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Thursday, December 14, 2017
BONN, Nov 17 2017 (IPS) - “The Bonn climate talks were foundational, paving the way to finalize the rules that underpin the Paris Agreement next year and setting the stage for countries to commit to enhance their national climate plans by 2020. On both counts, the climate talks in Bonn were a success. However, negotiators have plenty of homework to do to get there.
“An appeal for developed countries to ramp up their climate efforts before 2020 became an unexpectedly prominent topic at the talks. Delegates reached common ground by agreeing to form special stocktaking sessions to review progress towards curbing emissions and delivering on climate finance in the immediate term.
“Today, the Fiji Presidency unveiled a roadmap for the 2018 Talanoa Dialogue, a year-long process to assess progress and identify opportunities for countries to make bolder commitments. This process will conclude at the climate summit in Poland next year. As the birth place for nationally determined contributions (NDCs), Poland can uphold its legacy by facilitating a smooth path to the next round of national climate commitments.
“As climate change intensifies, so too will its devastating impacts on the world’s most vulnerable people. Climate finance is critical to help developing countries respond to climate change. Support is and will continue to be an important issue in these negotiations.
“Outside the negotiating rooms, a broad range of voices continue to show strong support for climate action. We heard from companies like HP Inc., Mars, and Wal-Mart, which are among over 320 major companies that have committed to or have already set science-based emissions targets.
The Global Covenant of Mayors brings together 7,500 cities and local government with the potential to reduce the equivalent of 1.7 billion tons of emissions.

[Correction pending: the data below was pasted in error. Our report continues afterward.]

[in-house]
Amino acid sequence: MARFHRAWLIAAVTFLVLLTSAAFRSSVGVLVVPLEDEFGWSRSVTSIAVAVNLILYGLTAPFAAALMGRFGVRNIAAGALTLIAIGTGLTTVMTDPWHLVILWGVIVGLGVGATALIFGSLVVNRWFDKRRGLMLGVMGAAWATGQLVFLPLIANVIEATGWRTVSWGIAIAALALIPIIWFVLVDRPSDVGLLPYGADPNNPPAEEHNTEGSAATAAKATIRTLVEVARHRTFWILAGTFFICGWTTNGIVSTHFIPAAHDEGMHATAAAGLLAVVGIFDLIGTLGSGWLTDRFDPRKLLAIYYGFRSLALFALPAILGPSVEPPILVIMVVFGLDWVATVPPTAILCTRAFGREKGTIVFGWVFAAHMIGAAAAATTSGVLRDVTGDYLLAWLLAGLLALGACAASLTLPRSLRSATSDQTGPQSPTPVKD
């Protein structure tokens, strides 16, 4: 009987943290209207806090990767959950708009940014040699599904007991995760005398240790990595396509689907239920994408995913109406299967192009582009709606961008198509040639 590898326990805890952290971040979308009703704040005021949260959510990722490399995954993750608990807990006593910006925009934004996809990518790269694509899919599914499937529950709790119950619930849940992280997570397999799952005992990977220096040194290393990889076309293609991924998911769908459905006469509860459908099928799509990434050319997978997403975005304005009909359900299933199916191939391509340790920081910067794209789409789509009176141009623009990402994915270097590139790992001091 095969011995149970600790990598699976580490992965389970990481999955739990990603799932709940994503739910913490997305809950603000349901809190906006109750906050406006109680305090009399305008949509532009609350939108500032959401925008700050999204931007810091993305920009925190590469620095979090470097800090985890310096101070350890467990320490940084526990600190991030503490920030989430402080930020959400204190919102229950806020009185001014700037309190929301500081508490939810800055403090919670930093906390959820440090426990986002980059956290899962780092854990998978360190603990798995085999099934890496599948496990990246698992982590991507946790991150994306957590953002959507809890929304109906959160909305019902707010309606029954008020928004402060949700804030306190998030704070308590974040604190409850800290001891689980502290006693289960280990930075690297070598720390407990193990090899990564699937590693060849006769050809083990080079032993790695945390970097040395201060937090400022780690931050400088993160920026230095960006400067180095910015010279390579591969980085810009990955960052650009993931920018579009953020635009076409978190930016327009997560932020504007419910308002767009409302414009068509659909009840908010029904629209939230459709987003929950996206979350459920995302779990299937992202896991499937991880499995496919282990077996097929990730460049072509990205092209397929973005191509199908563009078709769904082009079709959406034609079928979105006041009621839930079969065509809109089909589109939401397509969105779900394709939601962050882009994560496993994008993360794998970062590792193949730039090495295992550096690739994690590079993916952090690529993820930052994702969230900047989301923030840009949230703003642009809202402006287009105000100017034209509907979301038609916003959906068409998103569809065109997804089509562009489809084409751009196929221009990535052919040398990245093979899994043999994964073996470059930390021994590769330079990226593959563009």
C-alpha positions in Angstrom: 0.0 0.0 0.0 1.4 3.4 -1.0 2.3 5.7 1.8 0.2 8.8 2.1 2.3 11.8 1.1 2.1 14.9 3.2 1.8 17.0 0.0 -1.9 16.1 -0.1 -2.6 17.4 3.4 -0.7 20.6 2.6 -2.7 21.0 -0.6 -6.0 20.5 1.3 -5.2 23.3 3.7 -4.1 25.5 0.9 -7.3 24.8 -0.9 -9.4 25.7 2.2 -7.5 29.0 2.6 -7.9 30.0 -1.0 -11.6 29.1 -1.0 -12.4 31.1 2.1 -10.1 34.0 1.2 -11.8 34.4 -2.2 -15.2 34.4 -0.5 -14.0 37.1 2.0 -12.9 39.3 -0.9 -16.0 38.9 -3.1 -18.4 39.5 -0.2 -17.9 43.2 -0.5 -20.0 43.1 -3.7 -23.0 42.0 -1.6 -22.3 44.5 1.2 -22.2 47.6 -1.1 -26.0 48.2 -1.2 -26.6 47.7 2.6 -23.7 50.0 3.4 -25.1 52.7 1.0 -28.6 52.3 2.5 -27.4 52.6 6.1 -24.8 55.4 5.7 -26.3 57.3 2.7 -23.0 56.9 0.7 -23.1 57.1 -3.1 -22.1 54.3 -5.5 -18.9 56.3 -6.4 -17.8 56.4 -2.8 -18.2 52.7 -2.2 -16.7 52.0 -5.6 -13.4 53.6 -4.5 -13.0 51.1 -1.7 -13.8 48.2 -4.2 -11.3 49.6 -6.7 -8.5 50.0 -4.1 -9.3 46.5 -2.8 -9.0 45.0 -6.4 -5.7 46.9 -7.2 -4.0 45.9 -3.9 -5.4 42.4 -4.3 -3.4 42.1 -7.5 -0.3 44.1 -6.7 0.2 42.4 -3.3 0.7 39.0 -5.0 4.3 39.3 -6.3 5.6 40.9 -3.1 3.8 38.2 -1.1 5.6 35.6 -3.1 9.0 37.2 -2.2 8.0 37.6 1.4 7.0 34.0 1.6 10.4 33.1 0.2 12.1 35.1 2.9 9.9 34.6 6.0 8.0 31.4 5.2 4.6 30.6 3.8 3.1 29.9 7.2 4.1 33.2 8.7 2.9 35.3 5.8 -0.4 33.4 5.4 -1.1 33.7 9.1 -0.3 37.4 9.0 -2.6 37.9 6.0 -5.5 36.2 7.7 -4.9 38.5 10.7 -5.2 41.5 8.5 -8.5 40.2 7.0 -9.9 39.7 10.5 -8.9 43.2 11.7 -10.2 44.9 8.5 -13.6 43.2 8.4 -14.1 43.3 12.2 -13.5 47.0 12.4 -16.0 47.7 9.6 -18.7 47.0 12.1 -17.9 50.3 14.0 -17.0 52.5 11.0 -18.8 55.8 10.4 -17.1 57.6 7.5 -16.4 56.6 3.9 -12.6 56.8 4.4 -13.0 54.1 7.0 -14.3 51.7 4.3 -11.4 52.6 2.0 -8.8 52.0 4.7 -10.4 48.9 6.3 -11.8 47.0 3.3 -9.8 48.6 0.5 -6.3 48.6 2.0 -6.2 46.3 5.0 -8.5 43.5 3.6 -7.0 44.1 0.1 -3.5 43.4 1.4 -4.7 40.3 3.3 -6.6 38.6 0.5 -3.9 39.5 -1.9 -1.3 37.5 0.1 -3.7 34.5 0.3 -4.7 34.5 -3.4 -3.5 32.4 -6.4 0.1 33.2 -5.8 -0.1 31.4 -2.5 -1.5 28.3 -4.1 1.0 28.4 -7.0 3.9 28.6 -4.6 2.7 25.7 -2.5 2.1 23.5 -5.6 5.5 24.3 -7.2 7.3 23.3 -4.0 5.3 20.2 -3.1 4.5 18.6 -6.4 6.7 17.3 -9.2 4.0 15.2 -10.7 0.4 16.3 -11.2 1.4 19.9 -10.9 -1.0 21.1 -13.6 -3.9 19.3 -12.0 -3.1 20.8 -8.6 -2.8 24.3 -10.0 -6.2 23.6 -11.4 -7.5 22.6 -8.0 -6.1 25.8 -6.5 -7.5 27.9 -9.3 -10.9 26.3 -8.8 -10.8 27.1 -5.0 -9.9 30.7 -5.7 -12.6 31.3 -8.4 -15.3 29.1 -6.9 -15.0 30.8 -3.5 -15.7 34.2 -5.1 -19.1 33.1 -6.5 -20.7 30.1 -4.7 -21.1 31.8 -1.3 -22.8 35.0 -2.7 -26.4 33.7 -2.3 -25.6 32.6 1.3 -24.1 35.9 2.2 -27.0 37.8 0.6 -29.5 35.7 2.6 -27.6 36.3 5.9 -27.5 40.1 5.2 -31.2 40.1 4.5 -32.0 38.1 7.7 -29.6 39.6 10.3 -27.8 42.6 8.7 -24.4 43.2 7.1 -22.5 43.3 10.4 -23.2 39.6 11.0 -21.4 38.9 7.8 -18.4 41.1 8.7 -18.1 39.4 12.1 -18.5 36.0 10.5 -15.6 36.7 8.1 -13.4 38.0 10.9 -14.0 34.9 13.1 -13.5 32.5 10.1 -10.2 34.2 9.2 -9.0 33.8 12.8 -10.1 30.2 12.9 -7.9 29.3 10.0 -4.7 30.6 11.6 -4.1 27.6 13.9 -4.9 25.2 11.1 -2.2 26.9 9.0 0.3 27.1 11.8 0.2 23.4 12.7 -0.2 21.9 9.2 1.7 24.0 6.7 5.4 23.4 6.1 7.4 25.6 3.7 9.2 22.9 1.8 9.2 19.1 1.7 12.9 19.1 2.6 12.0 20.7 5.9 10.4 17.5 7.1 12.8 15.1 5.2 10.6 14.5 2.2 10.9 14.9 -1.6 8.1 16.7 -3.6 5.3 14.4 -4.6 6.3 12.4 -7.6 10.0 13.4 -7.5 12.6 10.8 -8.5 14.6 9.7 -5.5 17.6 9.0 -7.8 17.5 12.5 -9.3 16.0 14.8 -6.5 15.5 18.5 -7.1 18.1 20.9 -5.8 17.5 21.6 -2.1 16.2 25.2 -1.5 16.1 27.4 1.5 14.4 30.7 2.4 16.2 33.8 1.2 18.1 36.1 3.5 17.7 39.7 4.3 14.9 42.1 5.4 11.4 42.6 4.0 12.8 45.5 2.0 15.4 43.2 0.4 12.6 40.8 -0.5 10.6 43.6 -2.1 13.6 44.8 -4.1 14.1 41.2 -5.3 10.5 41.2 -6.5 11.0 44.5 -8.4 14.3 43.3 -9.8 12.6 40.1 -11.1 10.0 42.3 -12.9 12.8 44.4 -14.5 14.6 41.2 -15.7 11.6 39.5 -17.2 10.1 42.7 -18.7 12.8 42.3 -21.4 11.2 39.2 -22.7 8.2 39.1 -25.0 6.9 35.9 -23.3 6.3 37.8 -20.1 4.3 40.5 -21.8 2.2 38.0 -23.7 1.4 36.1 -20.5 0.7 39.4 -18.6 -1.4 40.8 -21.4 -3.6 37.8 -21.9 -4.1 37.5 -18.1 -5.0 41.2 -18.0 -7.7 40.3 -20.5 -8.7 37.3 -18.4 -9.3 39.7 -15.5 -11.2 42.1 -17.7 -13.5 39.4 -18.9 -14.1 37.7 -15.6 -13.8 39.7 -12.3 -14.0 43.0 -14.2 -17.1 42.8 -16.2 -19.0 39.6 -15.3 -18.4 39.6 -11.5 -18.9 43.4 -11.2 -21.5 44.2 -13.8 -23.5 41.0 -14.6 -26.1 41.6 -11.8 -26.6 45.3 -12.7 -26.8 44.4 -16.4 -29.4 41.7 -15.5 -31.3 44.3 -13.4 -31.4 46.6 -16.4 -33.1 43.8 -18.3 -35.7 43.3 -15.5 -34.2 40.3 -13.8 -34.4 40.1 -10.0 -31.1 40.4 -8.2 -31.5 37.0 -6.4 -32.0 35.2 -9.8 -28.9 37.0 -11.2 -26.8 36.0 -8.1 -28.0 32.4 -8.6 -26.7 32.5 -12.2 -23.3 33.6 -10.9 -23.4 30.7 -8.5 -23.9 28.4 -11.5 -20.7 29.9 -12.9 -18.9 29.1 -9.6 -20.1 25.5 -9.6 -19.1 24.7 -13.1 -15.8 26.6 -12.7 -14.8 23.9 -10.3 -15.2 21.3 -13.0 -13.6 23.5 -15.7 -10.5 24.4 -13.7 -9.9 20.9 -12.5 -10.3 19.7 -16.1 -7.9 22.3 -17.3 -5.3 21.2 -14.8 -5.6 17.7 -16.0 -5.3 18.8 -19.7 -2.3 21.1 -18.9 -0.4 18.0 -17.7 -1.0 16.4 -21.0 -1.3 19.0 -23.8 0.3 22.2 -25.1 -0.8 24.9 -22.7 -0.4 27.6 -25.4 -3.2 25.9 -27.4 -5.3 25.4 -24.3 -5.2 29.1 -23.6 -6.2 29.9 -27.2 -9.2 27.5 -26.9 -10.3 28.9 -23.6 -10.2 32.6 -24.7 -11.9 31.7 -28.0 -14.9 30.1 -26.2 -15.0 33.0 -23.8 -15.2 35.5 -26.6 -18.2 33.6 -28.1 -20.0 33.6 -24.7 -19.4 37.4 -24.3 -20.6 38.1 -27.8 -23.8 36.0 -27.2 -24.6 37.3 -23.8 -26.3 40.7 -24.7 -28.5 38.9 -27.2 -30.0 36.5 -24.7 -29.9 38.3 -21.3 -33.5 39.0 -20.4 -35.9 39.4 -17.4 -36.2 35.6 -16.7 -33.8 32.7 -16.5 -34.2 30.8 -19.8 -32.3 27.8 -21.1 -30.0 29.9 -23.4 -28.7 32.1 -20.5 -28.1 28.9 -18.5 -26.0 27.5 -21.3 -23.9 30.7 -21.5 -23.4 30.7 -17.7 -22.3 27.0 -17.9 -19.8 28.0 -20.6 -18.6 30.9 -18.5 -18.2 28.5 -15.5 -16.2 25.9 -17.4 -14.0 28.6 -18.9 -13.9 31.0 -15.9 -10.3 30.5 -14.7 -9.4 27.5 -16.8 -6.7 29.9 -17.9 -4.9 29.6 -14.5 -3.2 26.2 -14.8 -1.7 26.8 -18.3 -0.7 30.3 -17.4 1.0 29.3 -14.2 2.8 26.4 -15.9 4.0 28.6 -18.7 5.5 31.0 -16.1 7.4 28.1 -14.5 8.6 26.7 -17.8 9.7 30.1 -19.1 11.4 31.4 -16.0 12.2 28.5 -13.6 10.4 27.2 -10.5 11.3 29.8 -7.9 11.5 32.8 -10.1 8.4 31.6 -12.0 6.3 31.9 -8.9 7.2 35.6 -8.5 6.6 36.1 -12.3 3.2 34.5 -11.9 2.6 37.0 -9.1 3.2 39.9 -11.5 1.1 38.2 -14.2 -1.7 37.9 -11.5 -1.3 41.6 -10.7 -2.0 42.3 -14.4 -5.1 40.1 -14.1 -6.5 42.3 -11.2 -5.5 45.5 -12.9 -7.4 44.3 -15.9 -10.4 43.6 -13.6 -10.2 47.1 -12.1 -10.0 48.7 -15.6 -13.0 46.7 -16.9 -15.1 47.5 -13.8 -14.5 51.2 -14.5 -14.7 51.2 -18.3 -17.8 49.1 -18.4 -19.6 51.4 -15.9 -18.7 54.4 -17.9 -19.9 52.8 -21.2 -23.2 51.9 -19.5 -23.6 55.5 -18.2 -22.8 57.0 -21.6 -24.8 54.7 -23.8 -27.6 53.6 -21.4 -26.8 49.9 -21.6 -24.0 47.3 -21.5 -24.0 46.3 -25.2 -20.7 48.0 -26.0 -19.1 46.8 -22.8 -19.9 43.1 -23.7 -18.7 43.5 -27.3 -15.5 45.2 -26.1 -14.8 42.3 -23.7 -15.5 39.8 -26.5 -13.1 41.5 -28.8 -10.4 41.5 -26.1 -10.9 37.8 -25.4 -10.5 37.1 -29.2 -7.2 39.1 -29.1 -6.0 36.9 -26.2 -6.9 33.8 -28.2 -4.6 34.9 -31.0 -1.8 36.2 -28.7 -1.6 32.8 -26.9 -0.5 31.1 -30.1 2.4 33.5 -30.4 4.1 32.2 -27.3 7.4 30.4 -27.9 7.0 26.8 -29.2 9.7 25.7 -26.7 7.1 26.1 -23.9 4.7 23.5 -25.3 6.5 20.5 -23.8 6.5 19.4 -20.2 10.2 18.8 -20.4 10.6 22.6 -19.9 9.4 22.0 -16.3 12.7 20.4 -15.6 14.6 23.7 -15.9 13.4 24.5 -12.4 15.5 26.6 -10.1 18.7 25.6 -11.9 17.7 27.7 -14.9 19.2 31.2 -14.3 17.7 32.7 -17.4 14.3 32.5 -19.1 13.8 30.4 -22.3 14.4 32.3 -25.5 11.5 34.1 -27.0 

“Having already abandoned its leadership role, the Trump administration appears to be living in an alternate universe with its ill-advised focus on fossil fuels. And now that the United States is the only nation that is not on board with the Paris Agreement, the Trump Administration should carefully consider whether being completely isolated on the climate issue really benefits their agenda.
“While the U.S. official presence was subdued in the negotiations, the surge of subnational action in the U.S. is undeniable. The America’s Pledge report shows that a coalition of U.S. states, cities and businesses – equivalent to more than half of the U.S. economy and population – are carrying U.S. climate action forward.
“We are living in unusual and alarming times. The latest studies show that global emissions are again on the rise and the world is off track of where it needs to be. People are feeling the impacts from climate change that have long been predicted — from mega-storms that struck Florida and Texas, to hurricanes in the Caribbean and massive flooding in parts of Africa and South Asia.
In the coming months, we need a greater sense of urgency to make the deep shifts needed in our economies to address the global climate challenge. 2018 needs to be the year for countries step up.”
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